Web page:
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Ostrom Symposium - Part 3

I'm a little late in continuing with this report on the Ostrom Smposium,
but I hope that I may still have a few interesting things to add after the
reports that have been published by other people on this list.  

In the course of going over my notes, I discovered that I had accidentally
missed a few pages of jottings on some of the papers from the first day,
from about the middle of Luis Chiappe's paper to the discussion.  So my
apologies, and back to the middle of Chiappe's paper, and some interesting
conclusions about the enantiornithes.  Chiappe does not believe that there
is a group called "Saururae" that includes both the enantiornithes and
earlier toothed birds including Archaeopteryx.  He pointed out a number of
differences between enantiornithine birds and earlier forms, including a
much shorter first digit (the first digit of Confuciusornis, for example,
is very long, longer than metatarsal two).  

Chiappe examined the three characters given as support for Saururae: the
structure of the furcula, the ischium, and the fusion of the metatarsae.
Though broad furcular arms are given as a character  for Saururae, the
furcula of Archaeopteryx is boomerang-like, while that in the
enantiornithes is a very different V shape.  The anterodorsal ischial
process does unite these taxa, but it is also found in more primitive forms
such as Unenlagia and in Rahonavis.  The same is true of proximodistal
metatarsal fusion, which is another primitive character.  The advantage
Chiappe puts forward for his own tree, with a clade Pygostylia uniting
enantiornithines and modern birds, is that it only requires a single
evolution of advanced flight characteristics including a keeled sternum,
alula, pygostyle, and strut-like coracoids.  Accepting Saururae as a taxon
would require that these characters arose twice, once in the
enantiornithine line and once in modern birds.  Chiappe, in short,
concludes that "Saururae" is clearly paraphyletic.

We then moved on, after lunch, to a series of papers on the relationships
of modern birds, something that was (as some other people have pointed out)
ostensibly a little more in my line than the more dinosaurian papers we had
been hearing so far.  The first of these was given by Joel Cracraft, an old
fellow graduate student of mine.  However, though I will confess to some
knowledge of birds, my knowledge of molecular genetics is far less
terrific.  I am not sure that I can really comment on a methodology that
dismisses DNA-DNA hybridization, which used to be about as cutting edge as
you can get, as old hat compared to gene sequencing.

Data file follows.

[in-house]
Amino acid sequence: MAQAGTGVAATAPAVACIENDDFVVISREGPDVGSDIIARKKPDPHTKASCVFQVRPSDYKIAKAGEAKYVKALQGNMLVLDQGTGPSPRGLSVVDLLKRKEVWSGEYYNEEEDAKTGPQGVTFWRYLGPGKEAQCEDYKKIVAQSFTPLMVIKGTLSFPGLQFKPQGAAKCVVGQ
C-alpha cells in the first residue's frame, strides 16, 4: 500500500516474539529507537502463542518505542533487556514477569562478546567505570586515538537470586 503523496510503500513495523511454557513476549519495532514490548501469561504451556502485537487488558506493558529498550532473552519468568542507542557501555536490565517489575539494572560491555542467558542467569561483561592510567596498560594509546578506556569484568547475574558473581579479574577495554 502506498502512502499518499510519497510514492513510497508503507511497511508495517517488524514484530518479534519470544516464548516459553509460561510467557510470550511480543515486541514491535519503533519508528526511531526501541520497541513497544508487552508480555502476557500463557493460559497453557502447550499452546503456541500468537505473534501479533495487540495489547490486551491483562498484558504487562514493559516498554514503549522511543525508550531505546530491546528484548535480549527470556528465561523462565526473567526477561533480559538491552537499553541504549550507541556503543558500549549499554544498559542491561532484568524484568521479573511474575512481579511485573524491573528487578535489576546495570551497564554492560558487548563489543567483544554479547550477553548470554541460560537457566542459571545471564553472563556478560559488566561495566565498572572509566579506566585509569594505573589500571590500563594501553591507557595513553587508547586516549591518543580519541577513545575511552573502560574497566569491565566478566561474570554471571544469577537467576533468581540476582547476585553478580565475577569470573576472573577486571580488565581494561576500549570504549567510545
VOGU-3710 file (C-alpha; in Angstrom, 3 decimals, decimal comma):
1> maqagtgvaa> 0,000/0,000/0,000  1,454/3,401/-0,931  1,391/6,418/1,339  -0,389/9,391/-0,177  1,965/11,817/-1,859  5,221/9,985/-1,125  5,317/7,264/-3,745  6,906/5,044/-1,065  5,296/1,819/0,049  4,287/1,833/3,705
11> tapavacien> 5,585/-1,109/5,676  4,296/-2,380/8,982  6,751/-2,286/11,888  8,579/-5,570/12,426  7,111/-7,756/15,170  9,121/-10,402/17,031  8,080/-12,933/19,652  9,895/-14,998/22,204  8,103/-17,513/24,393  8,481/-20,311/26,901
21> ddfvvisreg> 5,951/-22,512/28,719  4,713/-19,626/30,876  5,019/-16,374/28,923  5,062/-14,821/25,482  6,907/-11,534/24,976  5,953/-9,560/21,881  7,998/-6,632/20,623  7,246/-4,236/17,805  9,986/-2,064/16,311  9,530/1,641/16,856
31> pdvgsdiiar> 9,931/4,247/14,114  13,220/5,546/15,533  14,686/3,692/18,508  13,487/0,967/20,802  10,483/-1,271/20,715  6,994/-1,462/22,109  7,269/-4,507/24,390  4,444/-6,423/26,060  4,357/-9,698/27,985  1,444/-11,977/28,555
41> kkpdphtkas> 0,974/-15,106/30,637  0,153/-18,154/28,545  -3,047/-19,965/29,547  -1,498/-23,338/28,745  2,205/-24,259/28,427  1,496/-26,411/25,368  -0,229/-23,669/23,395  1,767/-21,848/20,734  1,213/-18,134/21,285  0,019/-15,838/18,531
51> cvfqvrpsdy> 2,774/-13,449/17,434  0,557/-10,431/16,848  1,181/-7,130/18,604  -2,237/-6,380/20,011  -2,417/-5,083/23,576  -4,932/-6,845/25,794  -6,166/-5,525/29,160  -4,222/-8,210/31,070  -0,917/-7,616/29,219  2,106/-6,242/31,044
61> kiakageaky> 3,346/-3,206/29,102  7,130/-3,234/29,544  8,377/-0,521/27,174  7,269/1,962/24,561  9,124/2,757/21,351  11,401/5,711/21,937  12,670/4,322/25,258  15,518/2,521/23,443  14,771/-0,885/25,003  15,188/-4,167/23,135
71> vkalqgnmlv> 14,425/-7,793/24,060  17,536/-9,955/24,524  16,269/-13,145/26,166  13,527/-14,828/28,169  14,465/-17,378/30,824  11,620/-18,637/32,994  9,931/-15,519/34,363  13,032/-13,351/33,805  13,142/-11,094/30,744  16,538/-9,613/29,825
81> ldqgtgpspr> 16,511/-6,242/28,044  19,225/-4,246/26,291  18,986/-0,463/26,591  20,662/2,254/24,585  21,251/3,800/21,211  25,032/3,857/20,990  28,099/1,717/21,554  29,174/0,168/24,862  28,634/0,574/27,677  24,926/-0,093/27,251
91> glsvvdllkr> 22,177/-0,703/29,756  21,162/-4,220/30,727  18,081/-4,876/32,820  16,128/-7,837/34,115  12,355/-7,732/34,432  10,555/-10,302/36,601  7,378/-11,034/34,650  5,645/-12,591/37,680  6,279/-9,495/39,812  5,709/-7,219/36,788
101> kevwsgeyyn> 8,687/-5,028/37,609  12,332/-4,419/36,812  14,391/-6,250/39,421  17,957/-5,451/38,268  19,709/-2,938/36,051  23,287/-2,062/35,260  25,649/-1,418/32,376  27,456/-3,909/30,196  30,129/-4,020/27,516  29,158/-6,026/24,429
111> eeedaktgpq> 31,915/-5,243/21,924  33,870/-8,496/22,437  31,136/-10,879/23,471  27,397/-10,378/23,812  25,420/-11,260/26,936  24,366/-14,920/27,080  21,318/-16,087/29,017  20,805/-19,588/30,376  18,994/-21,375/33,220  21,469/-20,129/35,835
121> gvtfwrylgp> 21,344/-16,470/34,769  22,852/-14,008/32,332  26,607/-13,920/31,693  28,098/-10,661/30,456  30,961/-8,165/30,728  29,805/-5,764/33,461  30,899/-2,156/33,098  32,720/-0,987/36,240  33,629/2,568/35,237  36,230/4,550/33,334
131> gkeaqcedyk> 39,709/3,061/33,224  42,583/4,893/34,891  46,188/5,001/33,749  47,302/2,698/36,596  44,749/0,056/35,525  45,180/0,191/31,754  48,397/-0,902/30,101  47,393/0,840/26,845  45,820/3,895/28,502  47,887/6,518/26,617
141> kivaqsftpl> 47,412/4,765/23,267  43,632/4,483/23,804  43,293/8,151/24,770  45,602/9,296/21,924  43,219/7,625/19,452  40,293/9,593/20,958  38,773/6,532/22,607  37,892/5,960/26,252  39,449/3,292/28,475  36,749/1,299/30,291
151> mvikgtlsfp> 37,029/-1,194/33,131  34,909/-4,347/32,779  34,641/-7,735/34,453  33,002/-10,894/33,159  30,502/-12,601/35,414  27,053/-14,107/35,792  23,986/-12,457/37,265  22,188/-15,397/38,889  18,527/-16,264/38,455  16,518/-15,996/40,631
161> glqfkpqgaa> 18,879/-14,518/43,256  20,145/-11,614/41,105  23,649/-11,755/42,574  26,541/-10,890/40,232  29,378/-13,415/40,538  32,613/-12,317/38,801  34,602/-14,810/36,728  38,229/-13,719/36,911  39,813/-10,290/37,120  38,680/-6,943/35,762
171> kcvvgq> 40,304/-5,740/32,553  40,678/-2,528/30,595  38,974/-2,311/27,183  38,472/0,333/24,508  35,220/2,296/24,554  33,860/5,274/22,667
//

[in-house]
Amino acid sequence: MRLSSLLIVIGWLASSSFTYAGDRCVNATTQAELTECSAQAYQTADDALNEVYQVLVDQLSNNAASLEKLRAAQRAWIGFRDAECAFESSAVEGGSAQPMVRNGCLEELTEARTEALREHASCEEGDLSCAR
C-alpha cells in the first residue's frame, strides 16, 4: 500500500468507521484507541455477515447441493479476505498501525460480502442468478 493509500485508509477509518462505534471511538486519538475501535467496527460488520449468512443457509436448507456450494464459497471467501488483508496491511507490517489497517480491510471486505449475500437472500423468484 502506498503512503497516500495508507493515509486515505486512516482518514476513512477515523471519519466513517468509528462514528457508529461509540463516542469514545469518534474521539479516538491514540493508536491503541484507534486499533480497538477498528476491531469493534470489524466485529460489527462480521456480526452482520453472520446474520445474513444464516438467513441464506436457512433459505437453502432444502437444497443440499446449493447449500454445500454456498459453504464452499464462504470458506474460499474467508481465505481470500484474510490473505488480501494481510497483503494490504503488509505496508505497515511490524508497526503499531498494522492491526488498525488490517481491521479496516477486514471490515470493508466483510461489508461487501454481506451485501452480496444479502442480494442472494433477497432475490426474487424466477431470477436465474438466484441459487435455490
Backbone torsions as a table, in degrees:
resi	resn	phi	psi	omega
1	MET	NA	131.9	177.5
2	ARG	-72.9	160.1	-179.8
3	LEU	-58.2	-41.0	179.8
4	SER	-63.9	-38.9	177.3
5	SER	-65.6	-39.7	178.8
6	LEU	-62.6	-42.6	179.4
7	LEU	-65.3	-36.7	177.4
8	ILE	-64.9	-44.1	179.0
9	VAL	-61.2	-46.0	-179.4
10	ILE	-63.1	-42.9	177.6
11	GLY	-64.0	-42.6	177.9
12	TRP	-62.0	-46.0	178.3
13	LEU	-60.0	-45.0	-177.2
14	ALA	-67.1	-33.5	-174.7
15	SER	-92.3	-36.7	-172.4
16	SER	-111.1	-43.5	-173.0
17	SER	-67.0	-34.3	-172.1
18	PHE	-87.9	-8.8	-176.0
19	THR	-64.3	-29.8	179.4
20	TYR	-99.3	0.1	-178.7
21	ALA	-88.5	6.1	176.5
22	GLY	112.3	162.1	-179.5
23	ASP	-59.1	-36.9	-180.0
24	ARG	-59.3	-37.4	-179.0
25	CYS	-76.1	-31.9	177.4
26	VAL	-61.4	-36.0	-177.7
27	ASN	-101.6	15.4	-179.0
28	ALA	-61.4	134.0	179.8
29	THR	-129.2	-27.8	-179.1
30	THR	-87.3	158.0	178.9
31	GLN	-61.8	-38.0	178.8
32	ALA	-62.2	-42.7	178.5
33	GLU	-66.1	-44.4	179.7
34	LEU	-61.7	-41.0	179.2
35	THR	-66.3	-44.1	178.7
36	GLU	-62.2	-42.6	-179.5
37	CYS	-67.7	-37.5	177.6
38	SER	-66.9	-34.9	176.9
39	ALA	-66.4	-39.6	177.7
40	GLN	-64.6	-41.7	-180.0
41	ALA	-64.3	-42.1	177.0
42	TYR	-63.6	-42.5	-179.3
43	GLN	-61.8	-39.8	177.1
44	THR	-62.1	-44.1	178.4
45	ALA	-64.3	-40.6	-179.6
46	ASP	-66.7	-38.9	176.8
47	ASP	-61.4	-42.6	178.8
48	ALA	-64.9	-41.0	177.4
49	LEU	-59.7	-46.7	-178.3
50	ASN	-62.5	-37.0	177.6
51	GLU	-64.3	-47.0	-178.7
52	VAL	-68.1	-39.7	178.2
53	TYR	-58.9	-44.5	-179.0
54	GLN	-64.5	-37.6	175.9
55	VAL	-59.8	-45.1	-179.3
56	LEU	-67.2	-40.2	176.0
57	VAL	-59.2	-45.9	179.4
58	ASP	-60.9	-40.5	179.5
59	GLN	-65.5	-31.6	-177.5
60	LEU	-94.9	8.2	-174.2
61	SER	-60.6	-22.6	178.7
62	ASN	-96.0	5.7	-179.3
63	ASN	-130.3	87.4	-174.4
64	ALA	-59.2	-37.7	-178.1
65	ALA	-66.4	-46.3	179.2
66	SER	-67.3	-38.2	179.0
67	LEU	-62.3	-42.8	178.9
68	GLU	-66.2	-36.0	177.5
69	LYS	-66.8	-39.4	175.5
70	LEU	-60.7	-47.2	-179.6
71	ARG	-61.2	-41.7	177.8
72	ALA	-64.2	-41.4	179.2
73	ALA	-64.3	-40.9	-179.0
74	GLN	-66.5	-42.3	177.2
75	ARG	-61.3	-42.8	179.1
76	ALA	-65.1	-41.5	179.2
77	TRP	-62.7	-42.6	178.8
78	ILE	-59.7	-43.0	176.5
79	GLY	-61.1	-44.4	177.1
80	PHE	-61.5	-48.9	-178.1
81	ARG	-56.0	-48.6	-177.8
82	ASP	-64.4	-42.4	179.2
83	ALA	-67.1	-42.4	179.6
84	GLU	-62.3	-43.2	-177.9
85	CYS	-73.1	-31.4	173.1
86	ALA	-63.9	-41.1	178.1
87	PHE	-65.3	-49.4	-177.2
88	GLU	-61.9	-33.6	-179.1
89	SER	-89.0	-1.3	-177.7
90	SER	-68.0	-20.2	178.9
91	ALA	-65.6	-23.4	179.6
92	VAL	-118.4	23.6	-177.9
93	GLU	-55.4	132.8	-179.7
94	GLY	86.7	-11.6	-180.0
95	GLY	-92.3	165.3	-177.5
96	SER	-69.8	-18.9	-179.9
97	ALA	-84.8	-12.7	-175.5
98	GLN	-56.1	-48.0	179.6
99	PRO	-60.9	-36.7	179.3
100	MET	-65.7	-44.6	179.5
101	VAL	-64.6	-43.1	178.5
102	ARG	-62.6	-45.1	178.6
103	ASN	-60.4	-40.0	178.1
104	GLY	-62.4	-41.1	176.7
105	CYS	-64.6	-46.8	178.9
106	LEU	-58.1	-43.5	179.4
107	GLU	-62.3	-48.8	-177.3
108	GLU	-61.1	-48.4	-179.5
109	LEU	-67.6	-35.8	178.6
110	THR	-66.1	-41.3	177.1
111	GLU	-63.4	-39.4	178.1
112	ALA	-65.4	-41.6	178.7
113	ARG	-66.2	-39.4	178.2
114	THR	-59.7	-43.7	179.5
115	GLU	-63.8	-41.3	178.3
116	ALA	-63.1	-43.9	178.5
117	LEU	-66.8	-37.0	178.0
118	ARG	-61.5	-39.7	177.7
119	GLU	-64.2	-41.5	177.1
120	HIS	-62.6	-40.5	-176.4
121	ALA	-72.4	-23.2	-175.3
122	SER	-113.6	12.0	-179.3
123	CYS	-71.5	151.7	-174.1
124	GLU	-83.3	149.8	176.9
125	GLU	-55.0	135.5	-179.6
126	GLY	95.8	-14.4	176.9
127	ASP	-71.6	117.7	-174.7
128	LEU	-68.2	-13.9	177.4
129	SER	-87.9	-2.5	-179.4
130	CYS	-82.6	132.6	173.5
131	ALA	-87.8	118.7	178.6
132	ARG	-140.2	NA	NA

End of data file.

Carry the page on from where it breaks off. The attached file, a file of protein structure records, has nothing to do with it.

For those of you who are not familiar with the debate, DNA-DNA
hybridization was used by the late Dr. Charles Sibley and John Ahlquist to
completely revise our traditional understanding of the way that modern bird
orders ought to be arranged.  Their classification has never quite replaced
the traditional one, certainly in popular bird books at least, but it has
at the very least aroused a lot of discussion and, in my view, has some
intellectually satisfying aspects to it.  Joel criticized the tree that
Sibley and Ahlquist developed, but his own tree had some resemblance is too
their conclusions (with, admittedly, a nod or two to traditional
arrangements).  For example, Joel agrees that the ratites  form a sister
group to all other living birds, and also supports the idea that ducks and
their relatives, clustered together with chickens and pheasants and their
relatives, form a clade called Galloanserae.  On the other hand, Joel does
not agree that the Piciformes are polyphyletic  (this is the group that
traditionally unites woodpeckers with various tropical birds such as
barbets, toucans, jacamars and puffbirds) and and restores them to their
close association with the largest importer of birds, the pass era for maze
or perch in birds.  And he also own tree be Luis and ingredients, the two
most highly modified living quarters of guiding birds, as to each other's
closest relatives, a conclusion that, I would say, few ornithologists
share.  Although he seems to support Sibley's association of a large number
of water birds with each other, he admits that the relationships within
this assemblage are "confusing".  Joel emphasized that is conclusions were
not final, and that he had difficulties in understanding of what was going
on when the morphological and molecular data failed to produce the same
result.  Possibly, he said, this was the result of improper coding of
morphological characters, or insufficient sampling, or, perhaps, a lot of
homoplasy at the molecular level.

Jeff Groth then describe his study of the phylogeny of living birds using
nuclear DNA sequencing.  Although his study was only based on 16 taxa, he